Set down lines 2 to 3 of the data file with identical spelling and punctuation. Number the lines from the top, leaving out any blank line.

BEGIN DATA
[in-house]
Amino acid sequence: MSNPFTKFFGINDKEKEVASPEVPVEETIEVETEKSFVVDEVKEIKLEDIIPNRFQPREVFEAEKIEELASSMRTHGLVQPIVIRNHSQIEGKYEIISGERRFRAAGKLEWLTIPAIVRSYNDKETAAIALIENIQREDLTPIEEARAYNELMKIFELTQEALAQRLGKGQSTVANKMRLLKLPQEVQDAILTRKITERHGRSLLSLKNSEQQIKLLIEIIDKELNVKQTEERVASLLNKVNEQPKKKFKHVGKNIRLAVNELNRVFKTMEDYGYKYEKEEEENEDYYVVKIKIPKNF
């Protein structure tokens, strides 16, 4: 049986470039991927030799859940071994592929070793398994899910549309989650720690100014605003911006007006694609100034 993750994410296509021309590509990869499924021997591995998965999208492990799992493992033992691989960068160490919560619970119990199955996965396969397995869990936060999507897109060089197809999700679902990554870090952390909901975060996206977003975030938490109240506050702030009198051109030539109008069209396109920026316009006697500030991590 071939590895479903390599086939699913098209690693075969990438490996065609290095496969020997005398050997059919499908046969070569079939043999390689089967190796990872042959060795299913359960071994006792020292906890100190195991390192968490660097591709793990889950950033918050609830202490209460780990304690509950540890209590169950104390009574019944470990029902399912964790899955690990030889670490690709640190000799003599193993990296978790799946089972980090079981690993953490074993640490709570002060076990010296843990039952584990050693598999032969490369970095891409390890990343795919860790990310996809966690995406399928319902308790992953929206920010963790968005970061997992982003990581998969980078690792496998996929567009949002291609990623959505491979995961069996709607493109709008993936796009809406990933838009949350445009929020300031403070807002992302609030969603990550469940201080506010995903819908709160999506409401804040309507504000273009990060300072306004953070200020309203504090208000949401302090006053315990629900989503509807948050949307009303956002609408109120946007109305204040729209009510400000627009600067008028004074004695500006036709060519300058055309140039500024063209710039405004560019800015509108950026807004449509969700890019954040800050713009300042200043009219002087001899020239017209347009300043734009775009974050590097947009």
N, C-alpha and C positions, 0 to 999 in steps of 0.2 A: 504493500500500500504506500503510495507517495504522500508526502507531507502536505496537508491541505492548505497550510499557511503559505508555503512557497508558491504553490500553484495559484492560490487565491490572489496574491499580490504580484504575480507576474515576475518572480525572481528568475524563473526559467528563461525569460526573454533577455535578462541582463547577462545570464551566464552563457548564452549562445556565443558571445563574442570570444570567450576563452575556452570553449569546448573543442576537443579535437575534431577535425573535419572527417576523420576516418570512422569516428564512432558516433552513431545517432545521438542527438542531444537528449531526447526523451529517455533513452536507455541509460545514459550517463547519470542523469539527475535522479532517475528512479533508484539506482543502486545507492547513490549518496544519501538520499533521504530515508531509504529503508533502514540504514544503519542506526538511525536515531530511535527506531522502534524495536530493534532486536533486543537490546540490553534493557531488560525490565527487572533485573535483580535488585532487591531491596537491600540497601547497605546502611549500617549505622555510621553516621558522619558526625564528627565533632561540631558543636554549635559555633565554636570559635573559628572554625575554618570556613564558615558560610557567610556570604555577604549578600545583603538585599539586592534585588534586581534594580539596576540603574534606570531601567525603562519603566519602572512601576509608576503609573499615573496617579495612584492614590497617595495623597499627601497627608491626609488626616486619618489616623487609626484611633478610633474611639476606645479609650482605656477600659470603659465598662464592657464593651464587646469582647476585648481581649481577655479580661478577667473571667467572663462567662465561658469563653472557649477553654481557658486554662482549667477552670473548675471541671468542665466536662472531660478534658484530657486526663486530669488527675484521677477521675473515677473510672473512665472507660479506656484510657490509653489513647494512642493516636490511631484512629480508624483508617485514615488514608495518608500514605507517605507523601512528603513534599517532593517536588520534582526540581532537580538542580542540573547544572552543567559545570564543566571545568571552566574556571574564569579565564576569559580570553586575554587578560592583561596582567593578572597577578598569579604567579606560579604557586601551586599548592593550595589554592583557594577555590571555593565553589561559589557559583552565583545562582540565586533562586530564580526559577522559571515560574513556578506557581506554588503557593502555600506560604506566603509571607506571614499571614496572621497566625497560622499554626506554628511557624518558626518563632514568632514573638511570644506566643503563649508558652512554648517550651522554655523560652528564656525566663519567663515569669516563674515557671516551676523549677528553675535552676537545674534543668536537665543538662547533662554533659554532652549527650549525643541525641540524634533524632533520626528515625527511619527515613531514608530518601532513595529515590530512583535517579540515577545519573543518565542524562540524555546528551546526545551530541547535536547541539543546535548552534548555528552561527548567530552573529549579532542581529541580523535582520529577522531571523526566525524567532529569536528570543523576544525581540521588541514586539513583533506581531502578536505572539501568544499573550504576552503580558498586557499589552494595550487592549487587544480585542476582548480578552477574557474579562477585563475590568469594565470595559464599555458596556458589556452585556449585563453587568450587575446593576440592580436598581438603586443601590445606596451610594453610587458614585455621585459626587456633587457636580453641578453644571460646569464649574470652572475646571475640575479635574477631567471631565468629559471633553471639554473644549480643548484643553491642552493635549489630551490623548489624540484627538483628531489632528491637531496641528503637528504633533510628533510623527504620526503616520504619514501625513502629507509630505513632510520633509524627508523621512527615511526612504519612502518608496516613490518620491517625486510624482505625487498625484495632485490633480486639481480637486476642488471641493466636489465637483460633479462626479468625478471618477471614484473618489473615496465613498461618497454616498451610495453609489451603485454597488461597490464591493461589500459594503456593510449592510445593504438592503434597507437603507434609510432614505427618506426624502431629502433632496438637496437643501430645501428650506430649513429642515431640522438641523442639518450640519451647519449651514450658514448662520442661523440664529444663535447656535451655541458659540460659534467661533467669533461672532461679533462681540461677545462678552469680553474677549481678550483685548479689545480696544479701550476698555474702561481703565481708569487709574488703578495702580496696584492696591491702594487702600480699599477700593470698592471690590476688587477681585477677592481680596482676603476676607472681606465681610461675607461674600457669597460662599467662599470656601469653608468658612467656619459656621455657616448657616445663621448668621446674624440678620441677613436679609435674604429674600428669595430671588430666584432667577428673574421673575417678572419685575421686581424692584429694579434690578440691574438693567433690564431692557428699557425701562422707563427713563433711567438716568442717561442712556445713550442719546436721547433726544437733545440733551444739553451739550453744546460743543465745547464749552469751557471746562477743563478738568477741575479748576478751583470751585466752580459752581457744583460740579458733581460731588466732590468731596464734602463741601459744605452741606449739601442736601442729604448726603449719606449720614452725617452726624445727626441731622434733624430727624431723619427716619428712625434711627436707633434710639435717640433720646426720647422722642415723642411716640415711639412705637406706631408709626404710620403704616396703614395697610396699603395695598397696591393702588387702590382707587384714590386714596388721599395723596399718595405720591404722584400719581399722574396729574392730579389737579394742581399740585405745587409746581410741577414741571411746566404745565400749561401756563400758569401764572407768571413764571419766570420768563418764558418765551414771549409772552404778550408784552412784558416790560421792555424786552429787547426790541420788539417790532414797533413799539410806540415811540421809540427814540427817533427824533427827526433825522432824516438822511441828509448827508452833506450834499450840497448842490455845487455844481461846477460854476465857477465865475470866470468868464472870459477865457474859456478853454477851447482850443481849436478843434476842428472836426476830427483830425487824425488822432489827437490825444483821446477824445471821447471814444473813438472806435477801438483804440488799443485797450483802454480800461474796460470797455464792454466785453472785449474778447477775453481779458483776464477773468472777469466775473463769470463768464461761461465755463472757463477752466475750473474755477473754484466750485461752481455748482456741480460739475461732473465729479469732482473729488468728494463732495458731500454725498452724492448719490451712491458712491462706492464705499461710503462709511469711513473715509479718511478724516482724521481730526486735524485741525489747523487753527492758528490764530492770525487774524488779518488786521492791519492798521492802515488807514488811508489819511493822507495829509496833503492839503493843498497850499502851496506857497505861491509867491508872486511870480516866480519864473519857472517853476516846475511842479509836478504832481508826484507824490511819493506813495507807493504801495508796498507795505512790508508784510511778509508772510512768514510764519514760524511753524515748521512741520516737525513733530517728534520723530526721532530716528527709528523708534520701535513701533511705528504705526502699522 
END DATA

Amino acid sequence: MSNPFTKFFGINDKEKEVASPEVPVEETIEVETEKSFVVDEVKEIKLEDIIPNRFQPREVFEAEKIEELASSMRTHGLVQPIVIRNHSQIEGKYEIISGERRFRAAGKLEWLTIPAIVRSYNDKETAAIALIENIQREDLTPIEEARAYNELMKIFELTQEALAQRLGKGQSTVANKMRLLKLPQEVQDAILTRKITERHGRSLLSLKNSEQQIKLLIEIIDKELNVKQTEERVASLLNKVNEQPKKKFKHVGKNIRLAVNELNRVFKTMEDYGYKYEKEEEENEDYYVVKIKIPKNF
């Protein structure tokens, strides 16, 4: 049986470039991927030799859940071994592929070793398994899910549309989650720690100014605003911006007006694609100034 993750994410296509021309590509990869499924021997591995998965999208492990799992493992033992691989960068160490919560619970119990199955996965396969397995869990936060999507897109060089197809999700679902990554870090952390909901975060996206977003975030938490109240506050702030009198051109030539109008069209396109920026316009006697500030991590 071939590895479903390599086939699913098209690693075969990438490996065609290095496969020997005398050997059919499908046969070569079939043999390689089967190796990872042959060795299913359960071994006792020292906890100190195991390192968490660097591709793990889950950033918050609830202490209460780990304690509950540890209590169950104390009574019944470990029902399912964790899955690990030889670490690709640190000799003599193993990296978790799946089972980090079981690993953490074993640490709570002060076990010296843990039952584990050693598999032969490369970095891409390890990343795919860790990310996809966690995406399928319902308790992953929206920010963790968005970061997992982003990581998969980078690792496998996929567009949002291609990623959505491979995961069996709607493109709008993936796009809406990933838009949350445009929020300031403070807002992302609030969603990550469940201080506010995903819908709160999506409401804040309507504000273009990060300072306004953070200020309203504090208000949401302090006053315990629900989503509807948050949307009303956002609408109120946007109305204040729209009510400000627009600067008028004074004695500006036709060519300058055309140039500024063209710039405004560019800015509108950026807004449509969700890019954040800050713009300042200043009219002087001899020239017209347009300043734009775009974050590097947009």